image description
The School Committee is expected this week to make final decisions on the bid package for a new sports field.
Updated January 12, 2021 08:10AM

Mount Greylock School Committee Faces Thursday Vote on Scope of Fields Project

By Stephen DravisiBerkshires Staff
Print Story | Email Story
WILLIAMSTOWN, Mass. — The Mount Greylock School Committee this Thursday is slated to decide what elements — if any — can be trimmed from a multimillion-dollar athletic fields project before it goes out to bid.
The committee's Finance Subcommittee last week took a first pass at the "value engineering" list of items that were included in the first version of the project to go out to bid in 2019.
The subcommittee made plans to discuss the value engineering list again on the afternoon of Jan. 14 before the topic goes to the full committee for final decisions later that evening. The school district's architects from Perkins Eastman and Traverse Landscape Architects compiled the value engineering list and plan to participate in next Thursday's discussions at the subcommittee and School Committee level, Business Manager Joe Bergeron told the subcommittee on Thursday afternoon.
The biggest ticket item on the list of potential cuts is lighting for the planned multi-sport synthetic turf field.
In 2019, lighting was included as part of the base bid for the project, and the costs for that element came back with a range of $380,000 to $520,000 out of total bids ranging from $2.85 million to $2.98 million.
Two years ago, when the bid documents were being prepared for the first go-around, Traverse advised the School Committee that it had the option to install the lights (at a stated estimated cost of $400,000) or to install just the conduits and prep work for future installation of lights (for an estimated $80,000).
This time around, the architects are advising the district against paying for the infrastructure that would allow future installation of lights, Bergeron said.
"In my conversations with Perkins Eastman on this topic, because it is such a big ticket item, they said … trying to some sort of partial prep but not actually [installing lights] is becoming increasingly challenging because there are so many proprietary systems out there," Bergeron said. "[It makes] it more difficult to say I'll just sort of 'stub it out' and not complete it. Different lighting packages even vary in terms of the placement of lighting along the field and how that happens.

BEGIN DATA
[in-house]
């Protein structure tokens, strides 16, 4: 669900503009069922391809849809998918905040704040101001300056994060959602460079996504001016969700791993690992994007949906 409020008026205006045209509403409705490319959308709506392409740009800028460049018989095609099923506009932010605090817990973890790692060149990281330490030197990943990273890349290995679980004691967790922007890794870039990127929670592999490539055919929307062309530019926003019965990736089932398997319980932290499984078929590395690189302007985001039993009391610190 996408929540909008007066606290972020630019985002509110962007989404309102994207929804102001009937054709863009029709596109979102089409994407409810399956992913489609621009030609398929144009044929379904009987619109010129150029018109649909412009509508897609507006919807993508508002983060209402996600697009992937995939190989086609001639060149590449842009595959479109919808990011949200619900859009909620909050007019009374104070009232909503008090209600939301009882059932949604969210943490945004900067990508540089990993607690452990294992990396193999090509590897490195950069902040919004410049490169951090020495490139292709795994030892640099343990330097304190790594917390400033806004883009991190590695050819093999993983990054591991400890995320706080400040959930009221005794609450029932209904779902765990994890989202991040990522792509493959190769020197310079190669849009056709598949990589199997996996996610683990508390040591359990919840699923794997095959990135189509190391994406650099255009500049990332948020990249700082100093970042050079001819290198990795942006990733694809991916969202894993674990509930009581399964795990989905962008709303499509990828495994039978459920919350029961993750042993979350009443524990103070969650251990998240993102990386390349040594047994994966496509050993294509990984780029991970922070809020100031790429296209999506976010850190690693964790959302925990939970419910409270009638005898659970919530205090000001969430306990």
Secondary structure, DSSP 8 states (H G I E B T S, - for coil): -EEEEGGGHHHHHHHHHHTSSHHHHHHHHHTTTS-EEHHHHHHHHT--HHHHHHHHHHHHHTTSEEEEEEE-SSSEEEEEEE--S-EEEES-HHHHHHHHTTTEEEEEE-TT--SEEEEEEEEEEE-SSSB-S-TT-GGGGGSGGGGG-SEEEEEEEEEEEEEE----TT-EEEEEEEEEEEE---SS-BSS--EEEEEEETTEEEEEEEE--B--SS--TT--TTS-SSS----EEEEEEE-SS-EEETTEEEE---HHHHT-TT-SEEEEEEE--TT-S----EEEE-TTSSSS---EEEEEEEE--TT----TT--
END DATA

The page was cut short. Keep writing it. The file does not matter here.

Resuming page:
"So it's an incredibly detailed topic, and you kind of need to either be all in or don't dip your toes into the water on it. Because you'll end up just having to redo all of that later."
Bergeron advised the Finance Subcommittee that the athletic department at the middle-high school wants the School Committee to go "all in" and keep the lights as part of the base bid for the project.
"Our athletics department response … is that the ability to have night games allows for the hosting of [Massachusetts Interscholastic Athletic Association] events," Bergeron said. "Expanded use of the fields — lighting is an integral part of a modern field that gets heavy use. So the question is, think hard before you remove it because you are reducing a lot of your potential use.
"That's where the awkward decision is left to the School Committee to determine the value there."
In the run-up to deciding whether to make an artificial turf field part of the project, much was made by the proponents of synthetic turf about how it would allow more outdoor physical education practices.
At one point, the chair of the Phase 2 Subcommittee, which developed the fields project and shepherded the 2019 bid, told the School Committee, "When [physical education teacher Brian Gill] came in and told us how transformative [an artificial field] would be and the number of students beyond athletes it would serve, that's what convinced us this was the way to go."
It was unclear at Thursday's meeting whether the middle-high school now plans to conduct physical education classes at night.